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#117 The belated legacy of Ka’kasolas

April 07th, 2017

REVIEW: Ellen Neel: The First Woman Totem Pole Carver

An exhibit at Legacy Gallery, Victoria, BC

Reviewed by Megan A. Smetzer

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Between January 14 and 1 April 2017, the University of Victoria’s Legacy Art Gallery hosted an exhibit, Ellen Neel: The First Woman Totem Pole Carver, curated by Carolyn Butler-Palmer of the Art History Department at the university.

Curator Carolyn Butler Palmer

Megan Smetzer, who visited the exhibit for The Ormsby Review, assesses the belated legacy of Ka’kasolas, Ellen May Neel (1916-1966), the Kwakwaka’wakw artist who became the first woman carver in B.C.

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In 2014, UBC Press published Native Art of the Northwest Coast: A History of Changing Ideas, edited by Charlotte Townsend-Gault and Jennifer Kramer. This seminal volume, over a decade in the making, is notable for many laudable reasons including its historical depth, diversity of Indigenous and non-Indigenous perspectives, and range of subject matter.

For all its breadth, however, there is one significant omission that sums up the historiography of Northwest Coast cultural expressions — a lack of engagement with issues of gender.

Of the more than 800 excerpts framed by over thirty essays, only two address the positioning of Indigenous women and their cultural expressions within and outside of these histories.

With this in mind, it is thrilling to see in the first months of 2017 no less than four exhibitions devoted solely to the artworks produced by Indigenous women.

In Vancouver, Coast Salish artist Susan Point at the Vancouver Art Gallery and Judith Chartrand, Cree ceramicist at the Bill Reid Gallery of Northwest Coast Art; Cree photographer Meryl McMaster at the Richmond Art Gallery; and Kwakwaka’wakw carver Ellen Neel at the Legacy Gallery in downtown Victoria.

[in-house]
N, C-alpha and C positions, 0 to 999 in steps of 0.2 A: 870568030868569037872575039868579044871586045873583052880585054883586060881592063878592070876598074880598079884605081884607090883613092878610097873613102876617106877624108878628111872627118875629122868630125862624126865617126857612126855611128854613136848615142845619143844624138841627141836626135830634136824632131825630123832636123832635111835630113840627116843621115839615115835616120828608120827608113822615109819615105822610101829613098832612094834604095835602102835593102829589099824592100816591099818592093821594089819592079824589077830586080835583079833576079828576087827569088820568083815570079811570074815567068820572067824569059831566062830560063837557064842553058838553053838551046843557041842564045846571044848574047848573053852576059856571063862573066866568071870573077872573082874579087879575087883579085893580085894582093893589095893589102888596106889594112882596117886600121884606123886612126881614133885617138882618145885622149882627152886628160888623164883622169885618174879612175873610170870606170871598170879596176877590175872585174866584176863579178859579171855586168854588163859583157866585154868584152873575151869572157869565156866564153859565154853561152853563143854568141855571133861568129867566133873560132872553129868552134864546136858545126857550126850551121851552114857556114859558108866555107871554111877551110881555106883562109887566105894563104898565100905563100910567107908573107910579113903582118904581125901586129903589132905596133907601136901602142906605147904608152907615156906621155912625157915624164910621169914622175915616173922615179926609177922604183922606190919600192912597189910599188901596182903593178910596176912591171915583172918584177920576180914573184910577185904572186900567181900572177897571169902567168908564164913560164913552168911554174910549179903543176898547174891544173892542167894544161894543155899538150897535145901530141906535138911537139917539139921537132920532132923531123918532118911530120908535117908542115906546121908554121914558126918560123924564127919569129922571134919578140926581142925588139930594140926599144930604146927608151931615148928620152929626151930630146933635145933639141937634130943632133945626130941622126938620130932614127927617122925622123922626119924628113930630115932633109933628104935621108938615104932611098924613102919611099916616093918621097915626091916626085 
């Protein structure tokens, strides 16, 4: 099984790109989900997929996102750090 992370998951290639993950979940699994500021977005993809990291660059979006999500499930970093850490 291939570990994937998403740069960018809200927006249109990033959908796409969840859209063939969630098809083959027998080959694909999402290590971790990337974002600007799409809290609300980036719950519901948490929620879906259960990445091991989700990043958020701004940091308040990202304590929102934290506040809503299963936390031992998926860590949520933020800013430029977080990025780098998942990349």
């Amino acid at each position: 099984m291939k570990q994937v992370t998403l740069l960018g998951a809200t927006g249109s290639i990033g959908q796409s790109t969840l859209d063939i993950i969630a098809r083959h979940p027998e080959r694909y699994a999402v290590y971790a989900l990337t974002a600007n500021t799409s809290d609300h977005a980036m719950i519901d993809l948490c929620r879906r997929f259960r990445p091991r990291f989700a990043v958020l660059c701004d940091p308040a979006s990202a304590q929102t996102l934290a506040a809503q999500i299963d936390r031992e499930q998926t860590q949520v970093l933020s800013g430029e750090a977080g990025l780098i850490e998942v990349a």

Is it because, to paraphrase Prime Minister Justin Trudeau, it’s 2017?

Though four simultaneous exhibitions are not enough to counter the long history of women’s marginalization within the sphere of cultural production, might they indicate that at long last, we’ve reached a turning point?

It’s ironic, given that Ellen Neel began pushing against these boundaries over ninety years ago when, aged twelve, she began carving.

Ka’kasolas, Ellen May Neel (1916-1966), in many respects, was a woman ahead of her time. Granddaughter of one of the most renowned Kwakwaka’wakw carvers of the twentieth century, Yakuglas/Charlie James, she transformed the skills she learned from him into a range of materials and forms that enabled her to raise her large family in an era of rampant discrimination.

Neel was also a vocal proponent for the recognition of Indigenous art as “a living medium of expression” as it had been for generations.

Over the years her work has been dismissed in the literature as mere souvenirs, reassessed as groundbreaking, and at long last, embraced for the complexity it embodies, both in terms of the historical context out of which it emerged, as well as the legacy it engendered for her family, her community, and Northwest Coast cultural expressions generally.

Ellena Neel with a portrait mask of her great-grandmother, carved by Ellena’s father David Neel.

This small but engaging exhibition begins with an artistic genealogy illustrating the generations of artists related to and inspired by Neel, including the exhibition’s two curatorial consultants, grandchildren Tla’tla’klalis, David Neel and Ika’wega, Lou-Ann Neel.